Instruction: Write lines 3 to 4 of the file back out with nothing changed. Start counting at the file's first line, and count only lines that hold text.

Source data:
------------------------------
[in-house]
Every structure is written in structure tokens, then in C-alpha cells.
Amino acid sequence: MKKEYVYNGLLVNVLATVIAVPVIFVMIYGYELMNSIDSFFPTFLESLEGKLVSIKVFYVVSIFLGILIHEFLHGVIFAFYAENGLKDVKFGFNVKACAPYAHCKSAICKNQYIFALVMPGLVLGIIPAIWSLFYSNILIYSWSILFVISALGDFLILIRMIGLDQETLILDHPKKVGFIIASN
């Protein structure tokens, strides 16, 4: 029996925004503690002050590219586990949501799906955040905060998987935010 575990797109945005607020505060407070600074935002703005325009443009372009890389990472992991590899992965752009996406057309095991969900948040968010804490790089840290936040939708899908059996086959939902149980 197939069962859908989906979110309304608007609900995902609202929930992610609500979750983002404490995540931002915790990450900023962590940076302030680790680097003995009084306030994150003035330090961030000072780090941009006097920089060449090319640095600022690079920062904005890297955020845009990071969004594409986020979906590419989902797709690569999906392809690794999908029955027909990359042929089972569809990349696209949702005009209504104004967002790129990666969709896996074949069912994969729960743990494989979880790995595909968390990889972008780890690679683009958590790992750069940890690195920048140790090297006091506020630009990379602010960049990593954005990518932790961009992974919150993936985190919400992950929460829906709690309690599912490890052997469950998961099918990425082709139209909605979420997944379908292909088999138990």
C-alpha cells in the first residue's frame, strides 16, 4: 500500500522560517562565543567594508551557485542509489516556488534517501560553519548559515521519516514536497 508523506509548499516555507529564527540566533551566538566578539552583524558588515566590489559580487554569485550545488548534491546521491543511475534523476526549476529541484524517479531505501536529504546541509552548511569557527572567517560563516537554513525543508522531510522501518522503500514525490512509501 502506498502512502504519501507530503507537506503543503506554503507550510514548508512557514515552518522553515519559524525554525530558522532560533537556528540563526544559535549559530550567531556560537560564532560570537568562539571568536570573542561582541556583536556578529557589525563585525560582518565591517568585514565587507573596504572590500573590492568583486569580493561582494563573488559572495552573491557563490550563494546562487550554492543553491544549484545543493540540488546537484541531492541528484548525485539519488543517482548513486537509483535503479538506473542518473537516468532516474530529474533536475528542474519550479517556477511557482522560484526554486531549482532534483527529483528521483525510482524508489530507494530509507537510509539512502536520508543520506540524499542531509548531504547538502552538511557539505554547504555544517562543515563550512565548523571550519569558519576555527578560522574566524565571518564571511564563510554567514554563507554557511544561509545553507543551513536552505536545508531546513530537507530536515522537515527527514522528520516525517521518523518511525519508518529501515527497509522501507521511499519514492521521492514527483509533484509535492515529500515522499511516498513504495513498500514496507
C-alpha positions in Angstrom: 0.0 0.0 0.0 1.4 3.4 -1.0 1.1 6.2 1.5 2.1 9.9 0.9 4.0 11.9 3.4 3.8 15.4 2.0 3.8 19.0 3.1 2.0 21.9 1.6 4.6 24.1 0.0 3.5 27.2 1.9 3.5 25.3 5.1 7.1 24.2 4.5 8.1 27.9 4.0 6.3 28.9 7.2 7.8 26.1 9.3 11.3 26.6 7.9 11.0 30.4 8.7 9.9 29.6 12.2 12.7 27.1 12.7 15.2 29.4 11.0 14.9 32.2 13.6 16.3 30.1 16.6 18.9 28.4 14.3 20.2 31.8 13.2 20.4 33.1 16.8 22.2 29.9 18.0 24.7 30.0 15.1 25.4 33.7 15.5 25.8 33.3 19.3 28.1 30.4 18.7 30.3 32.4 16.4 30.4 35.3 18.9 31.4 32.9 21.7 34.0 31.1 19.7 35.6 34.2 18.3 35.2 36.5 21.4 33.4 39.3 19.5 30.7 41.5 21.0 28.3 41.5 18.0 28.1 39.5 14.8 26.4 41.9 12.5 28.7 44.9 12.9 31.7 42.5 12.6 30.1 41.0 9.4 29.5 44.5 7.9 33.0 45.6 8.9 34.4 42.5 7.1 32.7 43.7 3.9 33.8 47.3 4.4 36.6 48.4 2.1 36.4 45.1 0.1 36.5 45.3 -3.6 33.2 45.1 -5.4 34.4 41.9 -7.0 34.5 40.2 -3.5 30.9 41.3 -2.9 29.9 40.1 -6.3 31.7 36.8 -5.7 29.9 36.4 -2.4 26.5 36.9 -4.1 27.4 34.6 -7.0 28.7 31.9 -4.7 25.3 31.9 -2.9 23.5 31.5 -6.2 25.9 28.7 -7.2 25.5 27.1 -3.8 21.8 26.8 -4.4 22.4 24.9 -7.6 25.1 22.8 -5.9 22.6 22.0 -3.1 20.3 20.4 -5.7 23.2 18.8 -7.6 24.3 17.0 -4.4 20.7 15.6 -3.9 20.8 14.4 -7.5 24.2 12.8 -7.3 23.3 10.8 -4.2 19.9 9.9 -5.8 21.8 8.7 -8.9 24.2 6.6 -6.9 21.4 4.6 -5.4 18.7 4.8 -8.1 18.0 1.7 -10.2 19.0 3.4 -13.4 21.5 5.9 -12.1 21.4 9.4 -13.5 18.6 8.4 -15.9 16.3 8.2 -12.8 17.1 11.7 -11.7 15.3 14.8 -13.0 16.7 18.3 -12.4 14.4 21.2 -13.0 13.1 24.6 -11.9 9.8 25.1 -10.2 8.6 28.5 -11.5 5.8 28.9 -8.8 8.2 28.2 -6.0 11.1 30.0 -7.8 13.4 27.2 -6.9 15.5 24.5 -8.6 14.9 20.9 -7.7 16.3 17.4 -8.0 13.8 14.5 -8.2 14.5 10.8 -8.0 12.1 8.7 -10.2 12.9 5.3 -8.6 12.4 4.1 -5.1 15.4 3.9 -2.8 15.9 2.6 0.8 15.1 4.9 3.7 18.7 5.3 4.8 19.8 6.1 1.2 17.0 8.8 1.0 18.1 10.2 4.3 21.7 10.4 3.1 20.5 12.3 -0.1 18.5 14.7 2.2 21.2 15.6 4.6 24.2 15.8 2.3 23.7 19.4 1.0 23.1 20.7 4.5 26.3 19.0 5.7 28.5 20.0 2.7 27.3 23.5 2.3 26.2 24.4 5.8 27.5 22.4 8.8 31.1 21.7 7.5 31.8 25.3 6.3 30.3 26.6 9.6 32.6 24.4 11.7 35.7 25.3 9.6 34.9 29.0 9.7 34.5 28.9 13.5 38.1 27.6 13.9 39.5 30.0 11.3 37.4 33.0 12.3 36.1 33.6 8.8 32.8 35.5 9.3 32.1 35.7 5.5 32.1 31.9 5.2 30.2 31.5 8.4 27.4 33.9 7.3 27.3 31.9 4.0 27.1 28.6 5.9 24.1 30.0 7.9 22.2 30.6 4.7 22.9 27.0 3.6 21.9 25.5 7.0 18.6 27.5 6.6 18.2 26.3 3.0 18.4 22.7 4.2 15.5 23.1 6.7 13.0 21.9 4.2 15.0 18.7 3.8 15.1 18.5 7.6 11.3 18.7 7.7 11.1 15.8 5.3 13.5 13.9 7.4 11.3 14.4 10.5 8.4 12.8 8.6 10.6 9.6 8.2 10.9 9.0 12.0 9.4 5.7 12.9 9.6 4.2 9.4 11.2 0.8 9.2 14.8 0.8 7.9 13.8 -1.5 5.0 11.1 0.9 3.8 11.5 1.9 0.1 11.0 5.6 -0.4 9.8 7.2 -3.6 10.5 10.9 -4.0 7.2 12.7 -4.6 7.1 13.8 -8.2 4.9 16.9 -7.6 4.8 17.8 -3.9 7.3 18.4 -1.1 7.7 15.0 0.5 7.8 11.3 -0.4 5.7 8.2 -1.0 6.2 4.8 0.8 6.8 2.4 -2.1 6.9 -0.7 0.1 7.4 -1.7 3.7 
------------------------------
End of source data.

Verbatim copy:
Amino acid sequence: MKKEYVYNGLLVNVLATVIAVPVIFVMIYGYELMNSIDSFFPTFLESLEGKLVSIKVFYVVSIFLGILIHEFLHGVIFAFYAENGLKDVKFGFNVKACAPYAHCKSAICKNQYIFALVMPGLVLGIIPAIWSLFYSNILIYSWSILFVISALGDFLILIRMIGLDQETLILDHPKKVGFIIASN
């Protein structure tokens, strides 16, 4: 029996925004503690002050590219586990949501799906955040905060998987935010 575990797109945005607020505060407070600074935002703005325009443009372009890389990472992991590899992965752009996406057309095991969900948040968010804490790089840290936040939708899908059996086959939902149980 197939069962859908989906979110309304608007609900995902609202929930992610609500979750983002404490995540931002915790990450900023962590940076302030680790680097003995009084306030994150003035330090961030000072780090941009006097920089060449090319640095600022690079920062904005890297955020845009990071969004594409986020979906590419989902797709690569999906392809690794999908029955027909990359042929089972569809990349696209949702005009209504104004967002790129990666969709896996074949069912994969729960743990494989979880790995595909968390990889972008780890690679683009958590790992750069940890690195920048140790090297006091506020630009990379602010960049990593954005990518932790961009992974919150993936985190919400992950929460829906709690309690599912490890052997469950998961099918990425082709139209909605979420997944379908292909088999138990």